Since so many days, her mother hadn’t visited him. There were no fresh flowers on his grave. No soft fingers cuddled his epitaph. The melody of lullabies was missing. The touch of caressing hand was not there. So many painful memories raked up his soul. He had told her to bury him beneath her hearth when he dies; and cry for him whenever his dreams pooled in her eyes. Now, he guessed, mom might be busy in temporal affairs, trying to reconcile his irreparable loss with secret sobbing and sighing. She had, perhaps, gulped down the poisonous cup of awful pain …
“The blood dappled
apparel of bridegrooms
Is washed at the river
by the mothers…
The milky mothers pine
And quiet
flows the Vitasta.”
(Farooq Nazki ‘Nar Hutun Kazil Wanus’)
He thought of his aged father. The dash of annoyance on his face was still haunting him. Father had never wanted his sole son to desert him in old age. Grief-stricken and forlorn, his support had crumbled down and he was shattered. He was struggling to prop up his family and carry along the spiky path of survival. Nonetheless, he was silently lamenting the death of his brave son. He knew the son had engraved his name in the annals of the history. His was a death—a death for a noble cause.
Sisters too were down in the dumps. Melancholic and mournful, they crave to hear him again and play pranks with them. Whenever the front door of corridor creaks, they feel he is in, calling each of them by jovial nicknames. The bike in the garage was at a standstill and had gathered a thick cover of dust. For so long, none among them had a ride on it. The exams were near but he wasn’t there to drop them at the exam centre in time.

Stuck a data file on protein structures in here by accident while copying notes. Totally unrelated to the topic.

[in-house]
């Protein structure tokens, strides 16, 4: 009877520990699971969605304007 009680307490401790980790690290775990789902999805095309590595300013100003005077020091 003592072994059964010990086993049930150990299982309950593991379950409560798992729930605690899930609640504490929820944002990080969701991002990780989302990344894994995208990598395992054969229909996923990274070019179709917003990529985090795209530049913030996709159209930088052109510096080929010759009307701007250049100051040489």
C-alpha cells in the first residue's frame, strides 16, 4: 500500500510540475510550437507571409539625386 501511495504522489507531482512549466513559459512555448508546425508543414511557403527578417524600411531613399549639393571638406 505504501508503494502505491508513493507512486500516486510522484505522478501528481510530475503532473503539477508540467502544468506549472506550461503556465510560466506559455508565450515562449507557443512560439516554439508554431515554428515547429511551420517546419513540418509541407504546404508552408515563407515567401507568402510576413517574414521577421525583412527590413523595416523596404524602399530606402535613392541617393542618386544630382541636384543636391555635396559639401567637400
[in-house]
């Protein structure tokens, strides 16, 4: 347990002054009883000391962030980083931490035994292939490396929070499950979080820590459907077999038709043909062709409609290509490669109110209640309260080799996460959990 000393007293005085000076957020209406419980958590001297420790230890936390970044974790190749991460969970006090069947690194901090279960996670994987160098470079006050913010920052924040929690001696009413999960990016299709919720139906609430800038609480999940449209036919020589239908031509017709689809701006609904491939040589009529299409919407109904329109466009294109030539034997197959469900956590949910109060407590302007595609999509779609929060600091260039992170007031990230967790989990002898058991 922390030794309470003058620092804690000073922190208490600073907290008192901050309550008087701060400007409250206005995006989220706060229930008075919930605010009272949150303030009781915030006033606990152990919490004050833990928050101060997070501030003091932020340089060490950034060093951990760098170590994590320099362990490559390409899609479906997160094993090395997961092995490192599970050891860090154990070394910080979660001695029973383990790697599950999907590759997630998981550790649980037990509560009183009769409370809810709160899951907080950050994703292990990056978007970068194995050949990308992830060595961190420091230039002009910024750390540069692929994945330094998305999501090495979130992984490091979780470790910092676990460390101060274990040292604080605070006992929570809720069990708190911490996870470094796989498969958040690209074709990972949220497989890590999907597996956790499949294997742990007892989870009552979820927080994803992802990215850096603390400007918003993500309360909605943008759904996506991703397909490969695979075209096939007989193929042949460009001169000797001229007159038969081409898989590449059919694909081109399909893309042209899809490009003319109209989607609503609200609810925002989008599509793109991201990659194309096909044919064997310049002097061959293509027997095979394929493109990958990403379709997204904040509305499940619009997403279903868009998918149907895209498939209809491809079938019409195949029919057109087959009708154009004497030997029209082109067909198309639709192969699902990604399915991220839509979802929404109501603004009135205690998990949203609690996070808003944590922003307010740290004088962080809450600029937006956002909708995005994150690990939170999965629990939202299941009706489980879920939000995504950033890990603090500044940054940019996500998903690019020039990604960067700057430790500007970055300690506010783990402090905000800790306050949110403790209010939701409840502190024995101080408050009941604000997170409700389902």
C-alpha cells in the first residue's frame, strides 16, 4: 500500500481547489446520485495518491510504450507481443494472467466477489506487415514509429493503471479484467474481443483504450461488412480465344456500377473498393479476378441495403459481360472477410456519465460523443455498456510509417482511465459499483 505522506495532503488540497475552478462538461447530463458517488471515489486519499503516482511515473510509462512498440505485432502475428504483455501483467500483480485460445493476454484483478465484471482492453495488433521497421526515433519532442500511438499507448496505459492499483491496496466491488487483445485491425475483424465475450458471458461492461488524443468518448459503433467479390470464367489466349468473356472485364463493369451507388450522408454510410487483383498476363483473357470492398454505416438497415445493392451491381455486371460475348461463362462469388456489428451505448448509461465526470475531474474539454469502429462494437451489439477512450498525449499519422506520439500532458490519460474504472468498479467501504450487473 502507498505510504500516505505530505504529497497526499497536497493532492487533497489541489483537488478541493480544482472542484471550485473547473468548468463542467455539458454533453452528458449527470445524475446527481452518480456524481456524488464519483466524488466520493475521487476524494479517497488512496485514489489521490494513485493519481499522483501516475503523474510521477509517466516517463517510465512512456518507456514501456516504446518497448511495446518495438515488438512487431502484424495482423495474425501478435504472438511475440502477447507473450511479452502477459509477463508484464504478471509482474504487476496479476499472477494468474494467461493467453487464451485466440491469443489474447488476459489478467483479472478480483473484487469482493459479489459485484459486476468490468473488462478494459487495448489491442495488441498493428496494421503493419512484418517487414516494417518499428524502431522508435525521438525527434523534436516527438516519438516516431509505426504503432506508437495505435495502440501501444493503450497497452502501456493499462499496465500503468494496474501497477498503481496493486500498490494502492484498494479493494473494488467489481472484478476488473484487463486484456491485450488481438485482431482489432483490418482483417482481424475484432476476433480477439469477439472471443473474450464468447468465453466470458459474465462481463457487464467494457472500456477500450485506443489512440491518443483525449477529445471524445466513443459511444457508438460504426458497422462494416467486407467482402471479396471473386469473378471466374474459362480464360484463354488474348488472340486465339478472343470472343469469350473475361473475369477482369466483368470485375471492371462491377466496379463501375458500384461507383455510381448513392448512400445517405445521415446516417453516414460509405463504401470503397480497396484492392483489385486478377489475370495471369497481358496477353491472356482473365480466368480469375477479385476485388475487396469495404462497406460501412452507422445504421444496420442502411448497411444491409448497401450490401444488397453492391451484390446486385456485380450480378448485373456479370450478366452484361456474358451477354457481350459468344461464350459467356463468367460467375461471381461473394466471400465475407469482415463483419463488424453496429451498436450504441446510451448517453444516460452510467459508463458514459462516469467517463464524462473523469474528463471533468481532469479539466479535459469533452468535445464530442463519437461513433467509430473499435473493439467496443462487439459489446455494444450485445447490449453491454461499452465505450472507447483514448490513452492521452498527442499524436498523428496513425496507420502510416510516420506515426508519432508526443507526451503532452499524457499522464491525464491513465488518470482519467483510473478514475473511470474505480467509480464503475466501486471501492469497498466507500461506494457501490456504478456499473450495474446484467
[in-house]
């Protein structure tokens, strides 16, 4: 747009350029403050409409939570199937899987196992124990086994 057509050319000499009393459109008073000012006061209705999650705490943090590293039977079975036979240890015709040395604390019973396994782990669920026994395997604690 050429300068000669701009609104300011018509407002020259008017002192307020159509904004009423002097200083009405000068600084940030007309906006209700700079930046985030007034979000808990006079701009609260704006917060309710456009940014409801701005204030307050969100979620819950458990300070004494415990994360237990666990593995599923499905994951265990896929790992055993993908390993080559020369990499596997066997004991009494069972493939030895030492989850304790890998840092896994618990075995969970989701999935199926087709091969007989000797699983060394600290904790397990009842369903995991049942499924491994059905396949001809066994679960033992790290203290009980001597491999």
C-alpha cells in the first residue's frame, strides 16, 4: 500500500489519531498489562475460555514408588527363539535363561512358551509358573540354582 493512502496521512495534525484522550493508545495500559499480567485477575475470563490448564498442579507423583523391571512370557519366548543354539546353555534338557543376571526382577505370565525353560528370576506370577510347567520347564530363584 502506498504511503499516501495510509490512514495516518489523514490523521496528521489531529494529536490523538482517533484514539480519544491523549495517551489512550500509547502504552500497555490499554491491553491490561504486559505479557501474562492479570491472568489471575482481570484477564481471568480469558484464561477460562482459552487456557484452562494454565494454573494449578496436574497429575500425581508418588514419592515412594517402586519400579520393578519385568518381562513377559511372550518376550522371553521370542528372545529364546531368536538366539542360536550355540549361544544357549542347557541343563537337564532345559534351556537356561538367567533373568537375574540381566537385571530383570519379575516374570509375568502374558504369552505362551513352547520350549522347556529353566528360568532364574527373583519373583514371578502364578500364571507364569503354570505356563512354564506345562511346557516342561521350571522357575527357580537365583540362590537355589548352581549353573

Even his room was locked as mother had directed not to open it. All his belongings were intact and untouched. Sisters many a time tried to barge in, but a strange fear of facing the harsh and heartless reality stopped their steps. The dearest brother had disappeared somewhere into an obscure and enigmatic world.
Sudden sullenness sprouted in him. He was reminded of his affable friends, the ones who would even plow through his dreams and make him happy all the time. The mutual faith and fidelity had trussed them resiliently.
He had valiantly wrestled death with daring spirit and profound passion, losing the precious blossoms of his life. So many years have flitted away fretfully and frantically since then…
“You must have heard Rizwan was killed.
Guardian of the gates of Paradise.
Only eighteen years old…
From windows we hear grieving mothers,
and snow begins to fall on us, like ash.
Black on edges of flames,
it cannot extinguish the neighbourhoods,
The homes set ablaze by the midnight soldiers.
Kashmir is burning”…
(Agha Shahid Ali ‘A Country Without a Post Office’)
He lost his life those days when the fervor for right to dignity, that was vowed, made his countrymen hoist their voices audaciously. Everything was just spontaneous. Earnestly struggling for the liberty of their beloved homeland, which was never an integral part of any formidable occupational force, the passion had dominated the mob psyche. The fervent populace had hailed everything blindly. The ‘all-inclusive espousal’ was demanding and rebellious.
But then, the things fainted and fizzled down, gradually. The fears grew dark and deep. The fear of endings; the fear of beginnings. The fear to die; the fear to live. Everyone failed to salvage the wings of the Spirit called Freedom. Everyone was tossed by fearful anguish and everyone missed the spirit. The sun bled the sky and gobbled it away ruthlessly. Forgetfulness swept all. The occupation had played its subtle artifice!
If only he knew! The scalding tears and shocking pain prick his soul. Lasting woe rip opens the scenes of betrayal before him. He shrieks bitterly, trying to come out of his grave and grab all by neck…
Flowing through the hearts
Eroding the barriers
Sliding into every mind,
The storm of Lethe
overtook all.
Eighty thousand souls
bulk of blood
pathetic cries
innocent tears,
It washed away,
washed abruptly!...
Nothing has happened,
nothing will happen.
Which Sacrifice?!
Whose Death?!...
Inconstant moods
Inscrutably unpredictable,
Infirm memory—
Unfold not tantrums
Indelible traits…
Swim with the Lethe,
Sell down the Vitasta.
Follow waves,
Forget graves
forget evermore!